Cheerleading Fundraising » Fundraising Prayer

Make Your Direct Mail Fundraising Appeal Letters More Friendly With Informal Design

There’s a scene in the movie, Anne of Green Gables, where Anne gets on her knees and prays by her bed. Marilla is sitting on the bed, listening. Anne concludes her prayer by saying to God, “I remain respectively yours, Anne, with an e.”
Anne then asks Marilla how she sounded. “Fine,” says Marilla, “if you were addressing a business letter to the catalog store.”

Marilla’s point was that Anne’s prayer to God should not have been impersonal and formal. The same goes for your fundraising letters. They need to be personal and informal, and they need to look personal and informal. Here are some design tips to help you achieve those goals:


Justify paragraphs ragged right
Formal business, government and legal correspondence features fully justified paragraphs. So do books. But you want your appeal letters to look like personal letters, the kind we used to compose on typewriters. So don’t fully justify your paragraphs. Make them ragged right.

Indent the first line of paragraphs
If you want your letter to look formal, format all your paragraphs flush left. If you want them to look informal, indent the first line of each paragraph.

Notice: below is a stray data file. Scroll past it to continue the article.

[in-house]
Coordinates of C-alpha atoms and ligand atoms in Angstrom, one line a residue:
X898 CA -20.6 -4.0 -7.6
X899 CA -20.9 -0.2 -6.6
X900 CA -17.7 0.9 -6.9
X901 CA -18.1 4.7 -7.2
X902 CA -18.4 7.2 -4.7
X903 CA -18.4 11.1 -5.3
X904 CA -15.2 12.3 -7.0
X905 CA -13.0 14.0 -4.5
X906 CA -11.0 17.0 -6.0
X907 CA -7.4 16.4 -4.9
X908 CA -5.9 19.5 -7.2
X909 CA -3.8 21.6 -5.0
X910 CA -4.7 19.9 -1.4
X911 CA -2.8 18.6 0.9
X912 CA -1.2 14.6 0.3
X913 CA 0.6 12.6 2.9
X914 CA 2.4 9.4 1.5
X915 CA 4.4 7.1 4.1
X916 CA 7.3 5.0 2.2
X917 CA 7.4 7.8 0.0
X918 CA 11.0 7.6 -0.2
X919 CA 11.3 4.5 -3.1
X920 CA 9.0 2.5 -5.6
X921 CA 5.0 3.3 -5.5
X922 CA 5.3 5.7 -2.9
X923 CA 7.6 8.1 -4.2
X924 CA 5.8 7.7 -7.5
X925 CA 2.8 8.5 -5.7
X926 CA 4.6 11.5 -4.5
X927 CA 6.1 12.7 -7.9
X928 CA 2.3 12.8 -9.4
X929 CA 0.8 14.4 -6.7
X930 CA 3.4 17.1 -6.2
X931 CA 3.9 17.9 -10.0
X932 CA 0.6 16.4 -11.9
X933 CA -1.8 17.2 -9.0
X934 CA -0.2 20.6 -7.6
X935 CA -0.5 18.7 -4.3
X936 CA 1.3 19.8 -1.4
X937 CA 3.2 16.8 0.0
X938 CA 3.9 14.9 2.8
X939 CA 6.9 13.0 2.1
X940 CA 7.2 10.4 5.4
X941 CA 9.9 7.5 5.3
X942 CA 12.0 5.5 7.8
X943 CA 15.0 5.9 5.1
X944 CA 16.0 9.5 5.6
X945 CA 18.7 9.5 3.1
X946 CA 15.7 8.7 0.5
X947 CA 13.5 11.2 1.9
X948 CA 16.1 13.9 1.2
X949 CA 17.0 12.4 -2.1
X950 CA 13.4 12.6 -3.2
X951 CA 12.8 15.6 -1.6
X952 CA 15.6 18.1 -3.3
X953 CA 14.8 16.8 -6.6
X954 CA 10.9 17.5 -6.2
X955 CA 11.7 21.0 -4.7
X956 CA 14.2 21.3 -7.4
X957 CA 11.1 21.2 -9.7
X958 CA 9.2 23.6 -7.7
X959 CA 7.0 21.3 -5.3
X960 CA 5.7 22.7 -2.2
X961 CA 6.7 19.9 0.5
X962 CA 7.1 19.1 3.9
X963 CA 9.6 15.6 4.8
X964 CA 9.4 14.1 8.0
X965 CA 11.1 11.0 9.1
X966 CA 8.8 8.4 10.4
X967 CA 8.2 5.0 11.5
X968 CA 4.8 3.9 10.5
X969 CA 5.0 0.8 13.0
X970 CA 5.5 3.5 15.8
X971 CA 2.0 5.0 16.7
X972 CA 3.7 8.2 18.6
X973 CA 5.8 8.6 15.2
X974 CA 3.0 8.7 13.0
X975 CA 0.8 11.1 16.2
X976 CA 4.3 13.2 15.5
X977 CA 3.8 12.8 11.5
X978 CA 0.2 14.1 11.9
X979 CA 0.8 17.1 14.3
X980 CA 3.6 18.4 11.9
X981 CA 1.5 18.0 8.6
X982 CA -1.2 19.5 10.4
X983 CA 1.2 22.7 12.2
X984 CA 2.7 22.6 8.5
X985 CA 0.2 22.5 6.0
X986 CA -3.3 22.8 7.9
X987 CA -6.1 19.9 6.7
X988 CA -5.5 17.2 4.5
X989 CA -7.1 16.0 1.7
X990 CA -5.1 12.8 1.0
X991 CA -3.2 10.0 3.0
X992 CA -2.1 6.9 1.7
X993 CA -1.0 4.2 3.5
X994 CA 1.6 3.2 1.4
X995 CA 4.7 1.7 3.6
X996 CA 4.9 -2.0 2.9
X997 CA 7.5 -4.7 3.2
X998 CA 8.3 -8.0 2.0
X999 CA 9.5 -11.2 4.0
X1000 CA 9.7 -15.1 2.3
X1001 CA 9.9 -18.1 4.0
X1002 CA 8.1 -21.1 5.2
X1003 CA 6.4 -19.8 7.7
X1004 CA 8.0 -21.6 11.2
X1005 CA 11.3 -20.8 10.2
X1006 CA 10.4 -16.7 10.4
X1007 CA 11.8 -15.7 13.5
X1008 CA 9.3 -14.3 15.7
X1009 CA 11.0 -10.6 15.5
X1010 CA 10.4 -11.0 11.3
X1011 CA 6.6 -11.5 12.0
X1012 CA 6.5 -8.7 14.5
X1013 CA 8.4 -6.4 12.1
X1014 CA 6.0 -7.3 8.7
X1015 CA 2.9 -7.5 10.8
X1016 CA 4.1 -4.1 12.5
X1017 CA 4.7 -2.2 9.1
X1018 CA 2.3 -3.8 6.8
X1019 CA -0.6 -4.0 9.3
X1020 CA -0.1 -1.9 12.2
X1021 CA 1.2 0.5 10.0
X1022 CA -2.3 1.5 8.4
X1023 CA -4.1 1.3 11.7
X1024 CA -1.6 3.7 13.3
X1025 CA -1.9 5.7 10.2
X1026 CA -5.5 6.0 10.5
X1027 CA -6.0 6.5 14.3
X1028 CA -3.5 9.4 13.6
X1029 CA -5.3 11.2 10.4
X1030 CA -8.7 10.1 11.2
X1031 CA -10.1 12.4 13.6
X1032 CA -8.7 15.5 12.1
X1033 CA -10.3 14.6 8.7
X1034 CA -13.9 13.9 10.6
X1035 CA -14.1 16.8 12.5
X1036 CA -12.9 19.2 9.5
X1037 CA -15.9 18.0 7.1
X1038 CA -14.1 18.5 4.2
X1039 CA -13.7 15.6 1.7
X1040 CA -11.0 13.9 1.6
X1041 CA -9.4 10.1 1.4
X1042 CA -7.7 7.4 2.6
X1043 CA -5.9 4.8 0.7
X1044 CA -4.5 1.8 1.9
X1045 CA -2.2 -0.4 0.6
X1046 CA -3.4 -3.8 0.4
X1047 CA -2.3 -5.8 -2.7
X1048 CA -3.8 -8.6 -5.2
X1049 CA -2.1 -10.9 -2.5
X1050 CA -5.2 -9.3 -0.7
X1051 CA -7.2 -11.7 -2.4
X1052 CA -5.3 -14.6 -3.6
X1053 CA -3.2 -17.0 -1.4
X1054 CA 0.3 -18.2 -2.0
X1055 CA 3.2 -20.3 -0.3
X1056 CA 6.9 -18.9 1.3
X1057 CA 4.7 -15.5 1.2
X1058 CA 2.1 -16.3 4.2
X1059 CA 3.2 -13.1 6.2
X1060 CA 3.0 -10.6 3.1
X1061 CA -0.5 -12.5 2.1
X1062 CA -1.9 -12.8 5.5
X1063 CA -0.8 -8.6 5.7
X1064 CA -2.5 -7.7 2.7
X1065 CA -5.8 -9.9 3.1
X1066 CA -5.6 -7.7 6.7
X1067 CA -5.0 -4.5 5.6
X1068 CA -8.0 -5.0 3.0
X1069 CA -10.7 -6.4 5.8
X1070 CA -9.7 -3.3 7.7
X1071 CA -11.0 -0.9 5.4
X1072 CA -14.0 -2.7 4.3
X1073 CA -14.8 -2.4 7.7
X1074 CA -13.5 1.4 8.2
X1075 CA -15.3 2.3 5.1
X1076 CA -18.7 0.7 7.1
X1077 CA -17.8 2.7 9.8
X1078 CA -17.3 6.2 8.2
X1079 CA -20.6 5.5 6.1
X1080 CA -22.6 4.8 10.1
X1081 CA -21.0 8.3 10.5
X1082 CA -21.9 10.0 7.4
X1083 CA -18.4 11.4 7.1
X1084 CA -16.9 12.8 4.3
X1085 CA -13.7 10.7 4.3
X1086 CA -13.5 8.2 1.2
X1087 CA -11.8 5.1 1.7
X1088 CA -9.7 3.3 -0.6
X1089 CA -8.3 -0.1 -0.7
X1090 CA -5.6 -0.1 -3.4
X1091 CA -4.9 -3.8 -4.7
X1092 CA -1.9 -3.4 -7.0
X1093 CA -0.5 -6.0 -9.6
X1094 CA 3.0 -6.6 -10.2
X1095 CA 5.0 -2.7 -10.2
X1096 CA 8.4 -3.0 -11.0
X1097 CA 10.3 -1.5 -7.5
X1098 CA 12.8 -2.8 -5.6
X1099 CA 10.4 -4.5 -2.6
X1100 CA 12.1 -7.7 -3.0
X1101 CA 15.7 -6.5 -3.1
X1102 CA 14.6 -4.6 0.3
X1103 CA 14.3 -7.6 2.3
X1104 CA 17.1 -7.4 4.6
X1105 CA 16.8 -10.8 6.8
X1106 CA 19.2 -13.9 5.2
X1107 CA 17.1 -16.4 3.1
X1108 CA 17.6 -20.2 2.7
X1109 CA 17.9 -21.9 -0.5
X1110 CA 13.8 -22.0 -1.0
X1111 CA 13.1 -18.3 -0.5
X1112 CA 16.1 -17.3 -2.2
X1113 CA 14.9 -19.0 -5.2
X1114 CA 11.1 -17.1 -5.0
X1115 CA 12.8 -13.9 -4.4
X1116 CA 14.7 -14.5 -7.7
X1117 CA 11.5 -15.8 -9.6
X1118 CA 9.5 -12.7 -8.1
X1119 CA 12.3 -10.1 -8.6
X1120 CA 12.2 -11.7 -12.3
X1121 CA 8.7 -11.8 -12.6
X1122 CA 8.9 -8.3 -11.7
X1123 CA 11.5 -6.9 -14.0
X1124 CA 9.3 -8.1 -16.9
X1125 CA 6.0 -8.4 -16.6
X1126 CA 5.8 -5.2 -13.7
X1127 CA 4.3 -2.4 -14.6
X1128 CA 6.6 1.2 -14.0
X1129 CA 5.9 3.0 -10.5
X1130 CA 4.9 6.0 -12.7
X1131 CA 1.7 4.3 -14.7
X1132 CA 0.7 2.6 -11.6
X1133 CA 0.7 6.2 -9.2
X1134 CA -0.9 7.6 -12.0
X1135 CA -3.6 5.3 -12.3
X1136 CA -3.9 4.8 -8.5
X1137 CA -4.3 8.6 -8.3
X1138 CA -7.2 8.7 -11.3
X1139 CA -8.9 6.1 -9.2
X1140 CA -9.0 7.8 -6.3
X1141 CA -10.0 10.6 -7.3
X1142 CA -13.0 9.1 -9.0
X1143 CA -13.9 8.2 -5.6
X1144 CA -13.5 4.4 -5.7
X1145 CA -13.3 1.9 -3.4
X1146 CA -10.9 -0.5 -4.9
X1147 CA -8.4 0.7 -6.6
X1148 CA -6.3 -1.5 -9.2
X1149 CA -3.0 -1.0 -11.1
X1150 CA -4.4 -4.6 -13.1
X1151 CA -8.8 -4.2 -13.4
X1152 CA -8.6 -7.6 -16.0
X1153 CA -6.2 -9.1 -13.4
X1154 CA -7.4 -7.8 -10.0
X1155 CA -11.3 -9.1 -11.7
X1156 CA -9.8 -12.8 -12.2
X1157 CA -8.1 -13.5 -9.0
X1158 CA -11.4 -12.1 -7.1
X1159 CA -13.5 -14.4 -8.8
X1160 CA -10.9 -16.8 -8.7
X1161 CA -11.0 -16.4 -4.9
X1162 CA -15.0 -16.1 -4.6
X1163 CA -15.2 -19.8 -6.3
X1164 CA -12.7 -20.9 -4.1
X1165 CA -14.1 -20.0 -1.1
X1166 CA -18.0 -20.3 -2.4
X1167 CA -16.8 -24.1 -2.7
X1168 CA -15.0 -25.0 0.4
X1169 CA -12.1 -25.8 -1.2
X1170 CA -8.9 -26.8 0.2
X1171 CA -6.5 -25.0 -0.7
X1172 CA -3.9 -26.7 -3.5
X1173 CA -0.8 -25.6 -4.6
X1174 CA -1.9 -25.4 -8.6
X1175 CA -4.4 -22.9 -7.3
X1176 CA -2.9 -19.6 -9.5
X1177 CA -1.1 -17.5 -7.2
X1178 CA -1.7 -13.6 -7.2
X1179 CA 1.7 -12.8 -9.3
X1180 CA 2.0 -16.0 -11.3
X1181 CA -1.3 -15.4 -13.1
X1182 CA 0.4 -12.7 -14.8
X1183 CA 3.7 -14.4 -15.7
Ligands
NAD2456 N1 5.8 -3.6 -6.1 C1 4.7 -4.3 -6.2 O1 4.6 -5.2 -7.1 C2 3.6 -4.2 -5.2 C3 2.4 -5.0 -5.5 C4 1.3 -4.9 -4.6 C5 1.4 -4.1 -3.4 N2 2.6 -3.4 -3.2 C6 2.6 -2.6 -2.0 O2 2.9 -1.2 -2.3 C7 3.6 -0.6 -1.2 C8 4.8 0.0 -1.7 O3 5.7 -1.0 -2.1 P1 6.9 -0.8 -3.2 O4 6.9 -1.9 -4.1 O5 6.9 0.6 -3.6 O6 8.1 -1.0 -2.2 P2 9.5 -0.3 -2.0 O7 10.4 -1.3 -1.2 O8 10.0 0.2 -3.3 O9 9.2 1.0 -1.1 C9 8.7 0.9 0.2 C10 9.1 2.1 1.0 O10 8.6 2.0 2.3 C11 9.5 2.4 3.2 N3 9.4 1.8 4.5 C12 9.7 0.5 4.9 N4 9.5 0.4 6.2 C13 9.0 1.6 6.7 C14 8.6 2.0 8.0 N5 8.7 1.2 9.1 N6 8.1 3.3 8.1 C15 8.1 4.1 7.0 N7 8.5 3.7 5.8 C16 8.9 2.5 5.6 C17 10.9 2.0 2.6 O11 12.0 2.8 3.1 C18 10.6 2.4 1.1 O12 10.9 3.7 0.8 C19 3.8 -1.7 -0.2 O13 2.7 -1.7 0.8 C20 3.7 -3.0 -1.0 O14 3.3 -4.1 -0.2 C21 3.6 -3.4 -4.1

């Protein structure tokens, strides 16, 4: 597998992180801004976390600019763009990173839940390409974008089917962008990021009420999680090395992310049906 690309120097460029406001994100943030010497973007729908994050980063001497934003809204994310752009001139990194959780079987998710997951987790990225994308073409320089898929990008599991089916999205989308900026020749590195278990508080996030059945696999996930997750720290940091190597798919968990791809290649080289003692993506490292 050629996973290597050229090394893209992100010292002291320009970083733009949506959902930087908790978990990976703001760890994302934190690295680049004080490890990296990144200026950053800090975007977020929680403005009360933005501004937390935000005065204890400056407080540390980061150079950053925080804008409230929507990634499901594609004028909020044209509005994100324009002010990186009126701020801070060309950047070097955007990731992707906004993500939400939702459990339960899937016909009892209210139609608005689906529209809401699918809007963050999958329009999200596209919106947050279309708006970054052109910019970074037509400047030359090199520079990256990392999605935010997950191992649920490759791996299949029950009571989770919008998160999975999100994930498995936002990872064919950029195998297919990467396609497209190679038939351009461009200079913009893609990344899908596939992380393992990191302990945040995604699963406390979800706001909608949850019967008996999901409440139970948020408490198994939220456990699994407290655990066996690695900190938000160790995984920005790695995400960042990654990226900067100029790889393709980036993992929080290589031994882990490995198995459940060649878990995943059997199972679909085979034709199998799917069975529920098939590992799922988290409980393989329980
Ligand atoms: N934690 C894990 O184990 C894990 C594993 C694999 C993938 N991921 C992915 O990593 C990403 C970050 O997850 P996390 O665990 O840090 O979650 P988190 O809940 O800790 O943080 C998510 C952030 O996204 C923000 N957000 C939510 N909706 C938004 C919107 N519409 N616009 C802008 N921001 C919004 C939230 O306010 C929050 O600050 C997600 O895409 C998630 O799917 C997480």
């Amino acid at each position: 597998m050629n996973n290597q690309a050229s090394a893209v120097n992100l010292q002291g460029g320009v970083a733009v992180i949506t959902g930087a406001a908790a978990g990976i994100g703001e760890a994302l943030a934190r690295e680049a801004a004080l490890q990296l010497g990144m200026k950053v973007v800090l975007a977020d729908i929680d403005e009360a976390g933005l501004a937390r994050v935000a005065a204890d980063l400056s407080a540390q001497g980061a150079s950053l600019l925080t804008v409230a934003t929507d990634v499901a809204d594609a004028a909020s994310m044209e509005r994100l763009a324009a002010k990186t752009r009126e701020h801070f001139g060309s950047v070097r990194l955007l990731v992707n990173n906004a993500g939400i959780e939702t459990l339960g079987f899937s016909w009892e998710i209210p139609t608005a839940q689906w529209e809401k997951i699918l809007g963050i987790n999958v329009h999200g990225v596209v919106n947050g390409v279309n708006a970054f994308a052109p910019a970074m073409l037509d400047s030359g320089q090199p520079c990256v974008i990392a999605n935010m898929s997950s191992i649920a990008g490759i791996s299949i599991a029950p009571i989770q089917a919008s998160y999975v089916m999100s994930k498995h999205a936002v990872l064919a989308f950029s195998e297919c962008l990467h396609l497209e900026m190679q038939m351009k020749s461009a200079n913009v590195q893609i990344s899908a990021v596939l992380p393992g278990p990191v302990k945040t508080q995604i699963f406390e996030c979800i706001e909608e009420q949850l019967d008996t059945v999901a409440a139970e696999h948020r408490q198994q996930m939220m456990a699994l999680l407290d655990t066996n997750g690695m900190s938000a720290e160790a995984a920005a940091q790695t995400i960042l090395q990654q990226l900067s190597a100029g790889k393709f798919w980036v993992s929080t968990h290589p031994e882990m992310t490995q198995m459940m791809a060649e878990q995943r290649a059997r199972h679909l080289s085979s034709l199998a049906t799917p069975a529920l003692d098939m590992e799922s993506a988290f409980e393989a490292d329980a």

Avoid the newsletter look
You may be tempted to include photographs, sidebars, call-outs and other graphic design elements to make your letter look more appealing. But you will actually reduce it’s appeal, literally. The more your appeal letter looks like a bulletin or page from a newsletter, the less it looks like a piece of personal correspondence from one individual to another. You want your donors to read your newsletter. But you want them to respond to your appeal letter. So make your fundraising letters look like letters.

About the author
Alan Sharpe is president of Raiser Sharpe, a full-service direct mail fundraising agency that helps non-profit organizations raise funds, build relationships and retain loyal donors. Sign up for free weekly tips like this, and discover other helpful resources, at http://www.RaiserSharpe.com

© 2007 Sharpe Copy Inc. You may reprint this article online and in print provided the links remain live and the content remains unaltered (including the "About the author" message).

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